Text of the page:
Critics of the Invisible Children campaign also said the video oversimplified the situation, created the illusion that posting messages on social media could have a meaningful impact on a long-standing human rights crisis and ignored the efforts of people on the ground who truly understood the situation.
A similar type of celebrity-driven campaign to "Save Darfur" fell short of its goal of ending genocide in a strife-torn region of Sudan and drew similar criticism.
"It's not a new message but it's done very well in attracting a lot of attention very quickly," said Tom Cargill, assistant head of Africa program at Chatham House, a British-based think tank.
"Its aim is obviously to influence U.S. policy ahead of the (U.S. presidential) election but I'm not entirely sure it's going to do that. Even if they do put more resources into finding Kony, he's proved very adept at evading attempts at capture before."
Invisible Children also faced questions about its governance in light of financial statements that show a majority of its funds were used for travel and film production rather than charity work. Amid rising scrutiny this week, the non-profit published its financial statements and responses to criticisms.
Rebecca Lieb, a marketing analyst at Altimeter Group, said the campaign showed "the tremendous power of content marketing on the Web. Nobody could've afforded to buy 30 minutes of airtime to push this out there on radio or television."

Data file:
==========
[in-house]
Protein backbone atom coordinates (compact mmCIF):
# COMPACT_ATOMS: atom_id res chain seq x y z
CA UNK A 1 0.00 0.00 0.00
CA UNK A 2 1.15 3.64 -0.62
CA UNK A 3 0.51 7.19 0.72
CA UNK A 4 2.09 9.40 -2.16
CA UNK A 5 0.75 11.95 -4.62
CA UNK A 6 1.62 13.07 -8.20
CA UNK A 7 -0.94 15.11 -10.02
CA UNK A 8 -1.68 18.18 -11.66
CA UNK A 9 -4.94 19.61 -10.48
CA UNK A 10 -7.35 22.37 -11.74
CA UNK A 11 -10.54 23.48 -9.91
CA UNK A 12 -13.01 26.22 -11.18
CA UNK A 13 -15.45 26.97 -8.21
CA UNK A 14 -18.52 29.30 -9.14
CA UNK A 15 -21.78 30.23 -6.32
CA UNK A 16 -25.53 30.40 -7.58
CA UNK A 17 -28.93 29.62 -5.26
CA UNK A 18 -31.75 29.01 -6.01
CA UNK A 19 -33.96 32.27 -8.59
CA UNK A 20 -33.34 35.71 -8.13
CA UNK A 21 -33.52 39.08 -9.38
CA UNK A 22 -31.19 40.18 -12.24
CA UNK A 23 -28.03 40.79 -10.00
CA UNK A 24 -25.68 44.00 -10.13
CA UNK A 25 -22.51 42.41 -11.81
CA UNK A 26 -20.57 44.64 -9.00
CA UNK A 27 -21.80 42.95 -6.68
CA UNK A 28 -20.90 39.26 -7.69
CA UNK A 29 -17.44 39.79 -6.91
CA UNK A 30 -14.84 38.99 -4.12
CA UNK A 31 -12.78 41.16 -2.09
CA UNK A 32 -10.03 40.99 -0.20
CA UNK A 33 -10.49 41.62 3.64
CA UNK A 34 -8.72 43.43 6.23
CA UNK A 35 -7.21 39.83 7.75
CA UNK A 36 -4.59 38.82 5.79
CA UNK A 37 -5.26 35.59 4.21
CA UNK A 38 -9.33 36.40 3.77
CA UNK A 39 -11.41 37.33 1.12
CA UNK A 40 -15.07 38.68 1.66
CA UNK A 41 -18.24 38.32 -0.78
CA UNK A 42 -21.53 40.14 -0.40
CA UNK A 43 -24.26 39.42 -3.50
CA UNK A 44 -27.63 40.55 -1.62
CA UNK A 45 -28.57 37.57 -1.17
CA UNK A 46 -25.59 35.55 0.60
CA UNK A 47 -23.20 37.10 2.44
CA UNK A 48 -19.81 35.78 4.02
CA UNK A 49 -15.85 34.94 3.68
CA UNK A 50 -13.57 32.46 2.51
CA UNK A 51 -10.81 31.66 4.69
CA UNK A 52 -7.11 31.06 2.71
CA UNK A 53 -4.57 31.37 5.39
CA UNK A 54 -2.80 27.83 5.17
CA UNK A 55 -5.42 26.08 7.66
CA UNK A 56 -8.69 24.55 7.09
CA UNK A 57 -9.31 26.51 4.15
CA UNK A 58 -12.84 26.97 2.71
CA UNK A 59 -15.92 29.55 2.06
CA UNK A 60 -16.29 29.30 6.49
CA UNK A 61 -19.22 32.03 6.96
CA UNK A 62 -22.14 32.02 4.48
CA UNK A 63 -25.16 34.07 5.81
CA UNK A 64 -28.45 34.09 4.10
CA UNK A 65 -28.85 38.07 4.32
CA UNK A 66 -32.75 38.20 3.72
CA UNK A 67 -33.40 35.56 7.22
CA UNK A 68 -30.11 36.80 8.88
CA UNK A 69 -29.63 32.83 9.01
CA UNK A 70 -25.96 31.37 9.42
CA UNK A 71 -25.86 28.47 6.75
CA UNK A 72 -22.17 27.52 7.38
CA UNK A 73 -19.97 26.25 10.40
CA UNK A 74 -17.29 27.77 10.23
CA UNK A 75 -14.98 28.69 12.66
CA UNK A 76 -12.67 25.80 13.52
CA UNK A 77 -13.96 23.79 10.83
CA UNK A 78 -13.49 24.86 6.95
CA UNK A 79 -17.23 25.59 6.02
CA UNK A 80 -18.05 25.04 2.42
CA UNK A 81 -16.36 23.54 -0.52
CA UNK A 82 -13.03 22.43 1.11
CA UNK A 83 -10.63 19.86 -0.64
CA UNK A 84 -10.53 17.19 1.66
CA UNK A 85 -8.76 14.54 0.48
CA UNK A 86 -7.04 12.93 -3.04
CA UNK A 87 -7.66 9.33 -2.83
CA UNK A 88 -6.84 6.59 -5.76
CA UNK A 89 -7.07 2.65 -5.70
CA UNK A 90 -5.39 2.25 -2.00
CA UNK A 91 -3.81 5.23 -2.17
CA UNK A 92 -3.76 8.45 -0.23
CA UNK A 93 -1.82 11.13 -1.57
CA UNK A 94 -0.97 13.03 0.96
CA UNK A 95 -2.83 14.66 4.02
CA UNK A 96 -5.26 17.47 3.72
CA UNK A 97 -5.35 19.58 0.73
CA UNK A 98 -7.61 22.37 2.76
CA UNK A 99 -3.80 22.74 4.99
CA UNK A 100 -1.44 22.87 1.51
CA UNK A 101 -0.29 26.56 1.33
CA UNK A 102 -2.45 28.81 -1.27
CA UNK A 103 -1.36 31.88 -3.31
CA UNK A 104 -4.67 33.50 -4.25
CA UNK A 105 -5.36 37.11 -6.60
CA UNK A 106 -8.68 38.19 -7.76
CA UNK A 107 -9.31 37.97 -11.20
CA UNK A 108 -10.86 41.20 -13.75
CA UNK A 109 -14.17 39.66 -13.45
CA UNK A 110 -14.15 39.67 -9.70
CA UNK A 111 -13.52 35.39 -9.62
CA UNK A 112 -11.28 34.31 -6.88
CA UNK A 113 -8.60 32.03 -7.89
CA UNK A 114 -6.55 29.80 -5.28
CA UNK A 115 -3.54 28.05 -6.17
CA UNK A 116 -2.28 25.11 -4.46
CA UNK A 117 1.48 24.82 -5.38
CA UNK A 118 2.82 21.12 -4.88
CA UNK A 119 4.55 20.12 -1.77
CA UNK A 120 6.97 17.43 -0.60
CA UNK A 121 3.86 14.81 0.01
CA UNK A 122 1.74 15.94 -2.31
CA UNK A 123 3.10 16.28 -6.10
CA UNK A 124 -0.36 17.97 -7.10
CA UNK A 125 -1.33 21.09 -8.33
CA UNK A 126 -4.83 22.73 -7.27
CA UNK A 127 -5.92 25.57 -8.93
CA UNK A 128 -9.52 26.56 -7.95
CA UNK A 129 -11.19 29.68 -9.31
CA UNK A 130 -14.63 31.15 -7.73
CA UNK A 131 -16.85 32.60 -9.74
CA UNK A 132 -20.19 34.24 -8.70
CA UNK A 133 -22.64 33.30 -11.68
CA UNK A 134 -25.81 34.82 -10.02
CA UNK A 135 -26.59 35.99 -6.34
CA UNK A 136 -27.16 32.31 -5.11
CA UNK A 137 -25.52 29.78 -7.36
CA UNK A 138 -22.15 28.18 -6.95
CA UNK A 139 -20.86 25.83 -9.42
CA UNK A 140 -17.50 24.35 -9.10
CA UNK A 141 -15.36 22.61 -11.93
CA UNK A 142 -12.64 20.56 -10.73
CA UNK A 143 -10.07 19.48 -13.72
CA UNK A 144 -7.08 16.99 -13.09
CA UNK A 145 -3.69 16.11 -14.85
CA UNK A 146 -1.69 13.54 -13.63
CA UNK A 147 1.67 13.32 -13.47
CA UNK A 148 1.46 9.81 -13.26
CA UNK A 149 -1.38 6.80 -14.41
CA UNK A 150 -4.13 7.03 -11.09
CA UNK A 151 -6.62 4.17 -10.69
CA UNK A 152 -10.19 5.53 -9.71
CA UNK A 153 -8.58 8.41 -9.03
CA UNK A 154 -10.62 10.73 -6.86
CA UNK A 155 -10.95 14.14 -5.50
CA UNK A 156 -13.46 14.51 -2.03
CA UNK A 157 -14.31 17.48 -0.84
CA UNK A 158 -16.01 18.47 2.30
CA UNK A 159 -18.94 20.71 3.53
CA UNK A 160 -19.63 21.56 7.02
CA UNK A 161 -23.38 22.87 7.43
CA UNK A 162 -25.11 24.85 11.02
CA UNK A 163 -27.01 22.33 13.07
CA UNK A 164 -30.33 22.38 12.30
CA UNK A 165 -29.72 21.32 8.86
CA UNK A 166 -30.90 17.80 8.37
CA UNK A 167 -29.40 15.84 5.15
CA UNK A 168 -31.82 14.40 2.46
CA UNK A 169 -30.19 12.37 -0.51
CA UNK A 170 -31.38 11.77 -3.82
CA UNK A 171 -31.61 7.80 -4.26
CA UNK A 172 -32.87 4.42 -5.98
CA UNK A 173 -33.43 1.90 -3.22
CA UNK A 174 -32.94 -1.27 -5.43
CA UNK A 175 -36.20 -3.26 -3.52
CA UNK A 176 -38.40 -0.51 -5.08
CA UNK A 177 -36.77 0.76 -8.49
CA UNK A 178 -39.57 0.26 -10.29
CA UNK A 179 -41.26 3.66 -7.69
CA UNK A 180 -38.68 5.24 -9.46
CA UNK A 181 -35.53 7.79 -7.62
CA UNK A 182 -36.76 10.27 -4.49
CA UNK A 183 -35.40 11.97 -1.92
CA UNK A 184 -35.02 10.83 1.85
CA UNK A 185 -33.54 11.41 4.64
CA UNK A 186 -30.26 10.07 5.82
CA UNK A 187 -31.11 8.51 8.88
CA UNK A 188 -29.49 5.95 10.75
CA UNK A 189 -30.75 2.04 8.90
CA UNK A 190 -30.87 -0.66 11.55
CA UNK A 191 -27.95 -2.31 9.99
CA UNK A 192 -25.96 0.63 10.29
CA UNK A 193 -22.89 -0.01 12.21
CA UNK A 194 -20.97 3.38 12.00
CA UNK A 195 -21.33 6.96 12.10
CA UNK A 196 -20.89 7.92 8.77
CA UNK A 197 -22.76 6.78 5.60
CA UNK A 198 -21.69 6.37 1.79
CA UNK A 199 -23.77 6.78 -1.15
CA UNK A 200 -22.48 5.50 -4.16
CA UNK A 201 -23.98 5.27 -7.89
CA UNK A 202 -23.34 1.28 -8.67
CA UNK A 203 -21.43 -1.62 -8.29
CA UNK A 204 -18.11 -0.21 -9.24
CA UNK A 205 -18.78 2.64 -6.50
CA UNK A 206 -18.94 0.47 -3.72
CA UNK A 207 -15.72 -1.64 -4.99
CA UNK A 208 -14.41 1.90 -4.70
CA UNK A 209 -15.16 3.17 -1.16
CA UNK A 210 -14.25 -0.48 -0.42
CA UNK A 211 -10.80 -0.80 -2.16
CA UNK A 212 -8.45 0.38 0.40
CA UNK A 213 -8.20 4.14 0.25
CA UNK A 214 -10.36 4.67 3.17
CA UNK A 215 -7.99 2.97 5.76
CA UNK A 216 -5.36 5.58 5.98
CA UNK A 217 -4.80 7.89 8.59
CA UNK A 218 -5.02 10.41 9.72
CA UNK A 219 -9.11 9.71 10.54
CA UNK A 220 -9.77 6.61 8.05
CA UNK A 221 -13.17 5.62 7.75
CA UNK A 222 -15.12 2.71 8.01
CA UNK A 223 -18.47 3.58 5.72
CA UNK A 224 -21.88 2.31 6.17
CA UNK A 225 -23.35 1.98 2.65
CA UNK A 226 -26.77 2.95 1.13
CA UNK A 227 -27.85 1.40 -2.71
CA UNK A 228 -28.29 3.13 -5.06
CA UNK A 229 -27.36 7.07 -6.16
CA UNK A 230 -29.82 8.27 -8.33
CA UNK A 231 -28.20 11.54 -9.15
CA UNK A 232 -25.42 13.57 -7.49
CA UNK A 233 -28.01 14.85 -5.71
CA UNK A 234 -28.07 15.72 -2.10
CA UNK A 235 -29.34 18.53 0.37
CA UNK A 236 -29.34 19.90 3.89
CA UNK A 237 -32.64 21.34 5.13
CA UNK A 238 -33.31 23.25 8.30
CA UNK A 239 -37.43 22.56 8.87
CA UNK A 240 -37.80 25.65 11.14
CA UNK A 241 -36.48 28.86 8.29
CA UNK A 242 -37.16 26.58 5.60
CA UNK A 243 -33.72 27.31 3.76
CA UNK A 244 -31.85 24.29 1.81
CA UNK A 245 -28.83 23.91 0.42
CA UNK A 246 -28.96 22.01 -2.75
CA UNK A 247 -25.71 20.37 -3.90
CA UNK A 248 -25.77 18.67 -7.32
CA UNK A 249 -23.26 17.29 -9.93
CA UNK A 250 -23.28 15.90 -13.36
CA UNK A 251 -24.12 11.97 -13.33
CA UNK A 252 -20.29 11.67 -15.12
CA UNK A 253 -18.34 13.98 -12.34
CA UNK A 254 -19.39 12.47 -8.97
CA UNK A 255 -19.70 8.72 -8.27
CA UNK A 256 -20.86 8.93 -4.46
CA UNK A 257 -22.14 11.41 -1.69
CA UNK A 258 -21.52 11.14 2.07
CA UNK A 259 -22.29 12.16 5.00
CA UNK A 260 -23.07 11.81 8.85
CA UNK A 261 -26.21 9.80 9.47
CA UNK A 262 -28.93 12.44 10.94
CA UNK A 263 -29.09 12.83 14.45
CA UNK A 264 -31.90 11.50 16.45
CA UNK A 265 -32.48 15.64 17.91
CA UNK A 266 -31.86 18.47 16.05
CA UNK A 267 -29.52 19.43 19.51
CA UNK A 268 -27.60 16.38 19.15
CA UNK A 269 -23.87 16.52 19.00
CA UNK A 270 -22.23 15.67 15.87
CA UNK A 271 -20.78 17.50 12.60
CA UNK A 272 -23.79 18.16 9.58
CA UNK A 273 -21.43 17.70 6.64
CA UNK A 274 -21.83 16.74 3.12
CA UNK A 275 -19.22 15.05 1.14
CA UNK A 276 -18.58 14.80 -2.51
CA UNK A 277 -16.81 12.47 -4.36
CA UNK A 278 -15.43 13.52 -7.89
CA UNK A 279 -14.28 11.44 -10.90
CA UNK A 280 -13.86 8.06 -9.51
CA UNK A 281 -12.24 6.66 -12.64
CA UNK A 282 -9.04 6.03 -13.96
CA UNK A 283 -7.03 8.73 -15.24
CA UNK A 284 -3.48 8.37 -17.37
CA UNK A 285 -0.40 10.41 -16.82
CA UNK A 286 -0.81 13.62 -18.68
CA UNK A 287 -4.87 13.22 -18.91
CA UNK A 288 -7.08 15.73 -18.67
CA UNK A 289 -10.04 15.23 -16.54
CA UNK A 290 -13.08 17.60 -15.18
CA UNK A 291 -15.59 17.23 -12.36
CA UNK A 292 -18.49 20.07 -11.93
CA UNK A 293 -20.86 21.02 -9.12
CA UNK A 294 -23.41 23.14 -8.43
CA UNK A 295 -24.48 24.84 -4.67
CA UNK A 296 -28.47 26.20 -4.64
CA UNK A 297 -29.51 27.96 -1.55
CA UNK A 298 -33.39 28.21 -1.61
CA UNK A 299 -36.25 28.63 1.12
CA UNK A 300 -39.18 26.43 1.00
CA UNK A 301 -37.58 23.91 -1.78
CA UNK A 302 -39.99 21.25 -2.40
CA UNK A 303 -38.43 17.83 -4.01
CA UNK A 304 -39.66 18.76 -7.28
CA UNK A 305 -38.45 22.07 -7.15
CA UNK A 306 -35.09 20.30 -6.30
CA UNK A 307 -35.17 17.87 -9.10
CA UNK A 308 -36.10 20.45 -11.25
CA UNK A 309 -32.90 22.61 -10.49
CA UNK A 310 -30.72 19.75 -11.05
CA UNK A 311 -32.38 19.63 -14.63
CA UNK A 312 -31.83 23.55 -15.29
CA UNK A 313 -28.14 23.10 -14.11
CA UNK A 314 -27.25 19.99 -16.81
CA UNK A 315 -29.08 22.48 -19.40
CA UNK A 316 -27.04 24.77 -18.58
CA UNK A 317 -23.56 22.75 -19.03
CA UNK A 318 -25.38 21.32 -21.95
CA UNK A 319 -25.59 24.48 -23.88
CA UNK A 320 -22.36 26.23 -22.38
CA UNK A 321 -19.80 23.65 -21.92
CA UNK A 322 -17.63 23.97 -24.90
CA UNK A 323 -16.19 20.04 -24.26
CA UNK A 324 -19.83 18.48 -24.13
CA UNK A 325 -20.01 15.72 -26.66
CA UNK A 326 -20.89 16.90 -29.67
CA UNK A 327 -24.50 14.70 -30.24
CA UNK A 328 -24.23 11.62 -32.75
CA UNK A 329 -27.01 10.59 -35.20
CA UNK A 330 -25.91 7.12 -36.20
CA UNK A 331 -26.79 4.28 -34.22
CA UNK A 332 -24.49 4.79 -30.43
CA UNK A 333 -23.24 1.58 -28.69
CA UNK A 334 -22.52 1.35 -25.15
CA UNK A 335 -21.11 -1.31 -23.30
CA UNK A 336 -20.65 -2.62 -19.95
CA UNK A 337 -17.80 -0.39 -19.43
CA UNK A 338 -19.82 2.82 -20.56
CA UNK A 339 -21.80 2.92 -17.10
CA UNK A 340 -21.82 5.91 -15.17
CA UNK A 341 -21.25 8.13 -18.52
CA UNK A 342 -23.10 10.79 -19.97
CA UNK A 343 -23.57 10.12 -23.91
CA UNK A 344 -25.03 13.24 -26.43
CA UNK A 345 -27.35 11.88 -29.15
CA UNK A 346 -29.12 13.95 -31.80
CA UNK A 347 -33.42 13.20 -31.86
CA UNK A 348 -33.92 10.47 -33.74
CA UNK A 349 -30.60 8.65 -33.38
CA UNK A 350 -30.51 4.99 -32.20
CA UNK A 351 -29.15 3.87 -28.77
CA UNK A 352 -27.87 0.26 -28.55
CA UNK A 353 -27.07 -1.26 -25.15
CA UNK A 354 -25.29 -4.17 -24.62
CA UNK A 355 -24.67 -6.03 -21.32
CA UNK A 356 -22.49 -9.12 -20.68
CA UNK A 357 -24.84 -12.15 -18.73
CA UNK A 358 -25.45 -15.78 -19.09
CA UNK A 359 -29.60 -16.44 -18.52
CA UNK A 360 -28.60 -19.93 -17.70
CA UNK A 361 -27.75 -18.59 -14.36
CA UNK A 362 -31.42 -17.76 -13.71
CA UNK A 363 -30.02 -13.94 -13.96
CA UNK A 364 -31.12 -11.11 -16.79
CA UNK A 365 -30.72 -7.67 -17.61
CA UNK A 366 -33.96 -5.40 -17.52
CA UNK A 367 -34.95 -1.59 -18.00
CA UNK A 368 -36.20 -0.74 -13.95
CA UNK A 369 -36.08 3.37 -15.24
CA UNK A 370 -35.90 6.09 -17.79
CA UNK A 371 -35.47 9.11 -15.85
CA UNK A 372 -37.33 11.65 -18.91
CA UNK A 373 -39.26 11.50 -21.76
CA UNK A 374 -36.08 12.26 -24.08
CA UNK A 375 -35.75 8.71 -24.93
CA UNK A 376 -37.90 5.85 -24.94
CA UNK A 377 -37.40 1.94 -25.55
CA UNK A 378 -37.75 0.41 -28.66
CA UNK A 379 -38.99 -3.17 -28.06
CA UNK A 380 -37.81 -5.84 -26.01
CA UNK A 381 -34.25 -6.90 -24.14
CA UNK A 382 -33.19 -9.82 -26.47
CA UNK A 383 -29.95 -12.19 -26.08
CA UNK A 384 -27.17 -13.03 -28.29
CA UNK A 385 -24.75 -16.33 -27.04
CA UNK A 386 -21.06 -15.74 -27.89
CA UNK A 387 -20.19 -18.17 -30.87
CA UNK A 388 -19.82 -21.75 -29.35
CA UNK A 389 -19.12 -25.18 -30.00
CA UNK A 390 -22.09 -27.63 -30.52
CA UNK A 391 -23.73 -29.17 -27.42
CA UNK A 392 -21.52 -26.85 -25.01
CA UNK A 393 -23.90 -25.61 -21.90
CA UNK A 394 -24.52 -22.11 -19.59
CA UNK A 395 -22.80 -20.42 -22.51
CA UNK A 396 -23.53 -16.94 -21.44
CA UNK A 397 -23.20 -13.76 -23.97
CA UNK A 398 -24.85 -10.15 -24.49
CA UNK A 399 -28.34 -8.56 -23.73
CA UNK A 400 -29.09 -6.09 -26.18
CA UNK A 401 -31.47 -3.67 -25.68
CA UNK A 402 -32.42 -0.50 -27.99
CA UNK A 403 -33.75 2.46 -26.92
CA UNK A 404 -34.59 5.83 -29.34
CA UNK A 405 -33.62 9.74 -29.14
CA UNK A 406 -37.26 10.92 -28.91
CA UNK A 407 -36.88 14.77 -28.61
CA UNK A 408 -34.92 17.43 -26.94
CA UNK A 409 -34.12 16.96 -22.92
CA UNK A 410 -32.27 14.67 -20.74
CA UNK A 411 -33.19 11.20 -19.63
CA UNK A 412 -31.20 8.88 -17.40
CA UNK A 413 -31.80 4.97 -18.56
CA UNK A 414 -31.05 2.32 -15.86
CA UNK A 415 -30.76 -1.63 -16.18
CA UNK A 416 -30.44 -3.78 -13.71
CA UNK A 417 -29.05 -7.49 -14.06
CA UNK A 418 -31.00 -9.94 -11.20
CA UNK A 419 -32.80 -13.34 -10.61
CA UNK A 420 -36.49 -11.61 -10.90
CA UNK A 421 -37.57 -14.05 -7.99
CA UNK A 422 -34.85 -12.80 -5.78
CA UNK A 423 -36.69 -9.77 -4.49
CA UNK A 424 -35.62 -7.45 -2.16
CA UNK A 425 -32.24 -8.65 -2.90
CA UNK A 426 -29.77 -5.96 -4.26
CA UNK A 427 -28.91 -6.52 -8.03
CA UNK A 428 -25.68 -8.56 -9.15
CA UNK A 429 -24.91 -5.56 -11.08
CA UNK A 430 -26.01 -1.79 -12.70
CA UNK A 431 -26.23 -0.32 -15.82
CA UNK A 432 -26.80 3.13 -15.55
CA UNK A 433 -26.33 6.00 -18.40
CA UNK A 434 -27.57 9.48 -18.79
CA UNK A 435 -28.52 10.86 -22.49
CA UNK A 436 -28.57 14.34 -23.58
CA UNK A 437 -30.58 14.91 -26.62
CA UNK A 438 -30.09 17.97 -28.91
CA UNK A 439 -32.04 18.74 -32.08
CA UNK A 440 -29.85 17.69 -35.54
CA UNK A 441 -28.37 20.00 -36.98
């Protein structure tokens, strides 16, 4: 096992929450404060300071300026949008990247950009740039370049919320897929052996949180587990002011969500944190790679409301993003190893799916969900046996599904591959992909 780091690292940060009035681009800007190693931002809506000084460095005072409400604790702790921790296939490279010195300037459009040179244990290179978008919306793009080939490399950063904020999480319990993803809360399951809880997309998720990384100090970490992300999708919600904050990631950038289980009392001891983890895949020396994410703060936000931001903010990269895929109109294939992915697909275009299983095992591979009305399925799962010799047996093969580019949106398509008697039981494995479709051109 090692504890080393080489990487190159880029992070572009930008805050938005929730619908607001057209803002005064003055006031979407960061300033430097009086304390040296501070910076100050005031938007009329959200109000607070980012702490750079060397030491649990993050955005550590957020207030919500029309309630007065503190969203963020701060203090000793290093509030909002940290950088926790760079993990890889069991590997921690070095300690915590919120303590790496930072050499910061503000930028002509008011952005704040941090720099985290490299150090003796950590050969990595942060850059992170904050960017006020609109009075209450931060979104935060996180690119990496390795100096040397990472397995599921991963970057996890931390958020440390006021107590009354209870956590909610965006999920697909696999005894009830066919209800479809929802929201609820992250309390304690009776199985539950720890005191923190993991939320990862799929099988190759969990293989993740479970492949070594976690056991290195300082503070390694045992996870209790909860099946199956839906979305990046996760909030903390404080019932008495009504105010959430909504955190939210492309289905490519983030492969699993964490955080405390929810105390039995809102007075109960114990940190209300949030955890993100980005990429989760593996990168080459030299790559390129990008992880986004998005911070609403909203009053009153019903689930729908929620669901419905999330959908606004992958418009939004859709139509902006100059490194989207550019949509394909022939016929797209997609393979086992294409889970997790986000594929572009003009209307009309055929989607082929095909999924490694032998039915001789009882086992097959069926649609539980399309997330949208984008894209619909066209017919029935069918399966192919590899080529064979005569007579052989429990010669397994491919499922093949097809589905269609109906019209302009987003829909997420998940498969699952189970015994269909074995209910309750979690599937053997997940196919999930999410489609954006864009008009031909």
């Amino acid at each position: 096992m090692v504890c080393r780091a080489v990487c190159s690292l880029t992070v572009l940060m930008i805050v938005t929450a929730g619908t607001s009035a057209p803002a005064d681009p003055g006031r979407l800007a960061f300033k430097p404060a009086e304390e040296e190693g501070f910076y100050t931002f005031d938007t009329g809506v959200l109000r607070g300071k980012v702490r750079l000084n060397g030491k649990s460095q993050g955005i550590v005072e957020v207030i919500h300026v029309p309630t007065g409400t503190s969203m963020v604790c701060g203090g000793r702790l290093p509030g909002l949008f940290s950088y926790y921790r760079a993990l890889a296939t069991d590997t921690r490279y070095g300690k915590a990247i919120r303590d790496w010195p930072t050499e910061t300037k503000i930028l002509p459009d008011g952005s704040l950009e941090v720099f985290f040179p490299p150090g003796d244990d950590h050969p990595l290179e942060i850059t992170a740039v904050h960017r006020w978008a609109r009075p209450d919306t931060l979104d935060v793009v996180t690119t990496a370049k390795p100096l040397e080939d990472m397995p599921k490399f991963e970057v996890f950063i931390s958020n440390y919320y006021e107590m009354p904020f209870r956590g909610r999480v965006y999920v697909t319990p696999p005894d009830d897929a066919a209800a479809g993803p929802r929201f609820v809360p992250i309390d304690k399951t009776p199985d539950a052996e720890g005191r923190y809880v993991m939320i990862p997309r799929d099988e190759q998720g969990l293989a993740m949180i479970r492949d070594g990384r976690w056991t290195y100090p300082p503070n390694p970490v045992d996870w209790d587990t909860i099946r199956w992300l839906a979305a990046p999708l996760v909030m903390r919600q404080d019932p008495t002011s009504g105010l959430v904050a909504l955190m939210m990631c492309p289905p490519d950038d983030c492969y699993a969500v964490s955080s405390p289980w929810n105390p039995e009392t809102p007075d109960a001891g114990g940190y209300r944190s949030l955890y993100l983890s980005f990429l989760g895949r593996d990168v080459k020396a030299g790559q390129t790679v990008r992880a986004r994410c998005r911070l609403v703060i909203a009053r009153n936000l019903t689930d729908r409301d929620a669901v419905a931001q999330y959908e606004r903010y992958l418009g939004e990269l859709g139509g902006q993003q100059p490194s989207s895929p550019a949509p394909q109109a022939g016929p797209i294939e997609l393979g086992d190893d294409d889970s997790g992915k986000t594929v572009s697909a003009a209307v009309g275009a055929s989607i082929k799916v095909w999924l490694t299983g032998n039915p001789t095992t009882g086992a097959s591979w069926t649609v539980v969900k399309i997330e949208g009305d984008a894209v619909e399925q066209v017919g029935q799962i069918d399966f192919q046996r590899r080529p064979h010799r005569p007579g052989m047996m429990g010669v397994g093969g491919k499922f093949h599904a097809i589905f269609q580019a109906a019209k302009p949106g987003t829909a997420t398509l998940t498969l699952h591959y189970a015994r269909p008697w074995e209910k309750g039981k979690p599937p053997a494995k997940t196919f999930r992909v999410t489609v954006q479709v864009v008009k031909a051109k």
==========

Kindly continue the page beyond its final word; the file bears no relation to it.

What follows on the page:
MIXED REACTION IN UGANDA
The video has drawn mixed reactions from within Uganda, where many civilians distrust the military and government forces are often accused of committing the same atrocities as Kony's fighters.
Angelo Izama, a reporter at the Daily Monitor newspaper in Kampala, the Ugandan capital, said the video was misleading.
"It is problematic that these children wanted people to know that the war is still going on," Izama said. "It's not."
"You've got almost racialist construction embedded in there," said Izama. "It's young white people coming to Africa to save deserving but hapless children from a monster that was created."
Uganda's armed forces, which have been hunting the fugitive LRA leader for more than two decades, welcomed the film and its massive viewership, saying it would "help us to expose who Kony is."
"I wish that it had come earlier," Uganda Peoples Defence Force spokesman Lieutenant Colonel Felix Kulayigye told the BBC's "World Have Your Say" program.
He said the Ugandan military was confident that it would finally catch up with Kony, though he declined to predict when.
"When you are dealing with insurgents ... it is never advisable to give yourself a time frame," Kulayigye said.
He added he had last seen Kony in South Sudan's Western Equatoria state in 2007 when the LRA leader had attended abortive peace talks before disappearing again into the bush. He said Kony had appeared "confused" there but "behind that mask lay a man with a lot of brutality."
Kulayigye acknowledged the Ugandan military had only managed to drive Kony out of Ugandan territory after more than two decades of killings and kidnappings by the LRA.
"We should have stopped him, that's a failure certainly," he said.
(Additional reporting by Pascal Fletcher in Johannesburg and Andrew Quinn in Washington; editing by Jonathan Weber and Mohammad Zargham)